At donor retreat, Trump calls Biden administration the 'Gestapo'

Trump's comments about welfare to wealthy donors at the event called to mind remarks caught on tape by Mitt Romney in his 2012 presidential run, when he dismissed 47 per cent of voters as off-limits because they did not pay taxes.
Last Updated : 05 May 2024, 04:12 IST
Last Updated : 05 May 2024, 04:12 IST

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Fresh from his criminal trial in New York, Donald Trump delivered a frustrated and often profane roughly 75-minute speech at a Republican National Committee donor retreat in Florida on Saturday, attacking one of the prosecutors pursuing him and comparing President Joe Biden's administration to the Nazis.

"These people are running a Gestapo administration," Trump told donors who attended the event at Mar-a-Lago, his private club in Palm Beach, Florida, according to an audio recording obtained by The New York Times.

Trump entered the event to the recording of the national anthem that he made with a group of people arrested in connection with the Jan. 6, 2021, attack on the Capitol by a pro-Trump mob seeking to disrupt the certification of Biden's Electoral College win. Trump praised the song.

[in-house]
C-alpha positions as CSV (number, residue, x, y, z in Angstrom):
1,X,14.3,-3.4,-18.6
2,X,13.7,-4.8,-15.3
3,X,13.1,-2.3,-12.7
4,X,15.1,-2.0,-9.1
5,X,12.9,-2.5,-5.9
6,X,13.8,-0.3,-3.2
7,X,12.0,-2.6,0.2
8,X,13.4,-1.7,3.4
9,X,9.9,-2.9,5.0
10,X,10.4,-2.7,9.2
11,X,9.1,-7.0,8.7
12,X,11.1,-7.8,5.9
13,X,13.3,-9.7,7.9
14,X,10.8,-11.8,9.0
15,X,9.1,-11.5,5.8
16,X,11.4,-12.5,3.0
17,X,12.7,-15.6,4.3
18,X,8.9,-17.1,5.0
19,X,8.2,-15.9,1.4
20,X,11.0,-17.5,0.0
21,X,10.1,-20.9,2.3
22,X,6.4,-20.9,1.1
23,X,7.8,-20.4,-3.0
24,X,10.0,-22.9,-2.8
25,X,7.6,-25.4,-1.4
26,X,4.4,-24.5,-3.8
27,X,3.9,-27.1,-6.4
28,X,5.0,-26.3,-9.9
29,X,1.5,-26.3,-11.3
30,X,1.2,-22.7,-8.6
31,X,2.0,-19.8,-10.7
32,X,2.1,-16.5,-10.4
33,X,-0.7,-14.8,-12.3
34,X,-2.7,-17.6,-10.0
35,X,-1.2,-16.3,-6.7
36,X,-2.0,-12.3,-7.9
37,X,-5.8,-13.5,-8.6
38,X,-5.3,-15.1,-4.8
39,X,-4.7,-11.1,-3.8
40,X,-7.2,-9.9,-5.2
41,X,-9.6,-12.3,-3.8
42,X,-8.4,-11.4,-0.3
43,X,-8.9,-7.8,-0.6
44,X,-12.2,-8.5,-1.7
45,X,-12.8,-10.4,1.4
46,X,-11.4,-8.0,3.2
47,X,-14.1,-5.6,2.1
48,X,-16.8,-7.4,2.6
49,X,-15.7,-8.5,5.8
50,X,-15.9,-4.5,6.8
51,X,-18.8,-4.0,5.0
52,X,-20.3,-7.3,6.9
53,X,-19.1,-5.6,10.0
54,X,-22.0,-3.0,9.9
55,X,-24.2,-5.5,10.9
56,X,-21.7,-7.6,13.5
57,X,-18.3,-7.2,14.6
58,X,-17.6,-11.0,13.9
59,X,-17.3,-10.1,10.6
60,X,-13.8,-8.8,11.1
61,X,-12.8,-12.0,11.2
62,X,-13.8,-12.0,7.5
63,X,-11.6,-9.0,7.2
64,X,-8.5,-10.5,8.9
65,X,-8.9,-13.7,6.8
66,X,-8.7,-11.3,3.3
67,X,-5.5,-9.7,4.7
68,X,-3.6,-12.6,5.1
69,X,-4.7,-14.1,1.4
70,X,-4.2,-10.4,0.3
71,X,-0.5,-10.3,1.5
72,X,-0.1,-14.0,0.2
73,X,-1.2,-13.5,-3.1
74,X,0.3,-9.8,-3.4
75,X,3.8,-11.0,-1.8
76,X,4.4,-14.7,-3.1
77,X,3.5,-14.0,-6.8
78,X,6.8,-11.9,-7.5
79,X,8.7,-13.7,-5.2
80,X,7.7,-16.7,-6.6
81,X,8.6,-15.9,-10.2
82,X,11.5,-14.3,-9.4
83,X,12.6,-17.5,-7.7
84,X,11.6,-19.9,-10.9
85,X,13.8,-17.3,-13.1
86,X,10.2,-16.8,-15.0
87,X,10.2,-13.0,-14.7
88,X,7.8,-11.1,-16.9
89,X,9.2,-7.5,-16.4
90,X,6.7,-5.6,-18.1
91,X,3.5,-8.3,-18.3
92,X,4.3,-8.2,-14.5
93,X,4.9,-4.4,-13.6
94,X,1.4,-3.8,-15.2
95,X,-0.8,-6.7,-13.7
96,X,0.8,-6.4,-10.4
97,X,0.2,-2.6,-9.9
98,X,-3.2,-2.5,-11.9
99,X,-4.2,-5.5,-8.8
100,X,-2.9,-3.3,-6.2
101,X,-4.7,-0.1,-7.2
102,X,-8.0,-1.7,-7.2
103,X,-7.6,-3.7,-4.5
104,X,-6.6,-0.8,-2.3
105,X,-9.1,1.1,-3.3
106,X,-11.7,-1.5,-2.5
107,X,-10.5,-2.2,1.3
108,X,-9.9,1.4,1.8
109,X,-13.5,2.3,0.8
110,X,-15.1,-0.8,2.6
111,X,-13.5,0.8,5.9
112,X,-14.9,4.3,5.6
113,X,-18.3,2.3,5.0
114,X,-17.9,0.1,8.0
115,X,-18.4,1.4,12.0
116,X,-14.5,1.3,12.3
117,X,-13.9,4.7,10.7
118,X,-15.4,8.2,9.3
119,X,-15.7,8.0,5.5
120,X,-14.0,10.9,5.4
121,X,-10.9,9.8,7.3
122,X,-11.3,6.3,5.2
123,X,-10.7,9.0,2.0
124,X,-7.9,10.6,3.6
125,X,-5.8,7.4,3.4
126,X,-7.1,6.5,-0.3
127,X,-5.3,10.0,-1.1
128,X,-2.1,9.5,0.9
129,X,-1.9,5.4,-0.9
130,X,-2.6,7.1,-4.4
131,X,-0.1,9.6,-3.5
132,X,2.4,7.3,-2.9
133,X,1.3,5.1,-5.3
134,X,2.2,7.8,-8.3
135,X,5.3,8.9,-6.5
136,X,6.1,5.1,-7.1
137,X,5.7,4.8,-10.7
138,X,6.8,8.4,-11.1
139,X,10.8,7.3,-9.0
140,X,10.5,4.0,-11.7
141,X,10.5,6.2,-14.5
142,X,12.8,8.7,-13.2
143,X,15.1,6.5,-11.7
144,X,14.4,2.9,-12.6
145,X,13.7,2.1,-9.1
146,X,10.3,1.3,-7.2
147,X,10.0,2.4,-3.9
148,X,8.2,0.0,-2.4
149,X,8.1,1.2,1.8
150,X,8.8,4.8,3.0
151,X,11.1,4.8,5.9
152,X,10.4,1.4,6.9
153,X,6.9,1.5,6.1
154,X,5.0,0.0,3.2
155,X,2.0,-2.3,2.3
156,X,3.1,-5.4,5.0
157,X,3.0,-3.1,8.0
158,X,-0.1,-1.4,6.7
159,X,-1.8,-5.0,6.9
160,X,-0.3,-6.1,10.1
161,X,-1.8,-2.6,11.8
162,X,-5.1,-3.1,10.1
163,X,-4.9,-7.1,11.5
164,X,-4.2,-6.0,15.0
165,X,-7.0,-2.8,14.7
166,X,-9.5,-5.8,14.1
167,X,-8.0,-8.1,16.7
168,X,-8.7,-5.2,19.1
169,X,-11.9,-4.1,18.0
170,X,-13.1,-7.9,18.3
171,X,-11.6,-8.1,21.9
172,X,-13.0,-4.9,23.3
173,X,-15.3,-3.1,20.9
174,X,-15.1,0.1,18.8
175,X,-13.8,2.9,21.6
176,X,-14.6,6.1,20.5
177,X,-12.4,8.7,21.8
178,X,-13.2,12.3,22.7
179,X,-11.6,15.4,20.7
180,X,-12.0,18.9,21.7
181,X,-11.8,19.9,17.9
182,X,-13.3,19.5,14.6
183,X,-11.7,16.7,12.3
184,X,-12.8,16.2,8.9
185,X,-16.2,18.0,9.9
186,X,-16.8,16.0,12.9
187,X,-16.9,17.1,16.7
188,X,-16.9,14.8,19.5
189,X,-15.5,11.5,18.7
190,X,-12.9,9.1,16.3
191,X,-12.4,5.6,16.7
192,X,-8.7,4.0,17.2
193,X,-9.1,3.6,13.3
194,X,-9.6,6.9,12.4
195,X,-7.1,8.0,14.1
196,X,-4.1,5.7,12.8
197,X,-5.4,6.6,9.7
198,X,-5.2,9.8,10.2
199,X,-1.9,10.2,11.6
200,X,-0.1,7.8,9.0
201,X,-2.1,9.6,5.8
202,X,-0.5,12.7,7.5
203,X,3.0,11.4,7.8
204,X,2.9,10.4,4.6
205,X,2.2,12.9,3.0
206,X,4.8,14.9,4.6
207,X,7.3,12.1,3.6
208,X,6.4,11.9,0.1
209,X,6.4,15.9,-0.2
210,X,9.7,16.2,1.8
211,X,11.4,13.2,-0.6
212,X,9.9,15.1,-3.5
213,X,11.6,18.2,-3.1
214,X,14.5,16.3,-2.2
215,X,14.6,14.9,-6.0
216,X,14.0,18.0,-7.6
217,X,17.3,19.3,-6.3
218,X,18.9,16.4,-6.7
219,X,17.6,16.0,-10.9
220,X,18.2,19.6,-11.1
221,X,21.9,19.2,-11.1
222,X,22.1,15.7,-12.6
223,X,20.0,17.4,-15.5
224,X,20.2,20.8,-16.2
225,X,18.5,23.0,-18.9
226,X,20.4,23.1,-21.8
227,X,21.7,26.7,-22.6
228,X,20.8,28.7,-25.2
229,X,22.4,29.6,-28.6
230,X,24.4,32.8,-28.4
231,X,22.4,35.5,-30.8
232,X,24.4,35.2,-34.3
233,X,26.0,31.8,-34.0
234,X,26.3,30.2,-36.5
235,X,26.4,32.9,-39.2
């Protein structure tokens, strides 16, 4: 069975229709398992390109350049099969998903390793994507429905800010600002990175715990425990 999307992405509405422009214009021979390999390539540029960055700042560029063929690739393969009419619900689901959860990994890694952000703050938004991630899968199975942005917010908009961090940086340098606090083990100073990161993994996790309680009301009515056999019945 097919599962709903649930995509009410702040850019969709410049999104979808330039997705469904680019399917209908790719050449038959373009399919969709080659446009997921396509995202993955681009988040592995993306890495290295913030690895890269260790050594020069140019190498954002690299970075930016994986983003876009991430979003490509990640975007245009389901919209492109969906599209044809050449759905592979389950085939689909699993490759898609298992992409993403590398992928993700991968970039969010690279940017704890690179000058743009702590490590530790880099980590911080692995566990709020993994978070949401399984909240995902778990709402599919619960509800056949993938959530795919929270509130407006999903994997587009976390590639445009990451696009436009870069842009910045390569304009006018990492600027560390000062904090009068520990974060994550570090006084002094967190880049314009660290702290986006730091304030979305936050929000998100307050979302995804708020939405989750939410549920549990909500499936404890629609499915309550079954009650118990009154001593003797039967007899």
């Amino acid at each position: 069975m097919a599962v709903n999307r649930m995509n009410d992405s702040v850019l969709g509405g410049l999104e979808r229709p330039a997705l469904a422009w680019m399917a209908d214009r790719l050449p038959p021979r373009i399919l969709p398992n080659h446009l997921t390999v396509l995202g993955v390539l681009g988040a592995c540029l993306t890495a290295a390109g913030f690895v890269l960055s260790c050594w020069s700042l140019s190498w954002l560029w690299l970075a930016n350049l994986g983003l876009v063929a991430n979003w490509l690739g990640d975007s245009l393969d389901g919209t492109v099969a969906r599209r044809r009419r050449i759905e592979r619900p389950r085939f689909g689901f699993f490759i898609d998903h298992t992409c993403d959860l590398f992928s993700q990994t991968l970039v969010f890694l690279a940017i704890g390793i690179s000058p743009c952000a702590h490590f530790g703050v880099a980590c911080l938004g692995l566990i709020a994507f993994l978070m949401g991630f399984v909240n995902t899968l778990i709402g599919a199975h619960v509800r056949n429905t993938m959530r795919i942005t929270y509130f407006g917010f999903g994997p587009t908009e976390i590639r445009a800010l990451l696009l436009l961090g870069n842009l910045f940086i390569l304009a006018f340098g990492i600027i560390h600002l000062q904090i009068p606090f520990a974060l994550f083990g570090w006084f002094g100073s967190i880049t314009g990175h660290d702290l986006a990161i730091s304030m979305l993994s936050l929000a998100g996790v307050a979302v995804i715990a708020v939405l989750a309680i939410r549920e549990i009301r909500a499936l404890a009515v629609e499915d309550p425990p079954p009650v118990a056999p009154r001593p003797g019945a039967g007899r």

In his speech, he complained repeatedly about the criminal trial in Manhattan, to which he will return Monday, insisted that Democrats use "welfare" to cheat in elections and said he would need an attorney general with "courage" as he mocked his former attorney general, William Barr, who recently endorsed him after speaking critically of Trump since the administration ended.

Trump also indulged in conspiracy theories around his 2020 loss, and said that his hand-picked RNC chair, Michael Whatley, would prevent "cheating" in the upcoming election.

Trump's comments about welfare to wealthy donors at the event called to mind remarks caught on tape by Mitt Romney in his 2012 presidential run, when he dismissed 47 per cent of voters as off-limits because they did not pay taxes.

"When you are Democrat, you start off essentially at 40% because you have civil service, you have the unions and you have welfare," Trump said Saturday. "And don't underestimate welfare. They get welfare to vote, and then they cheat on top of that -- they cheat."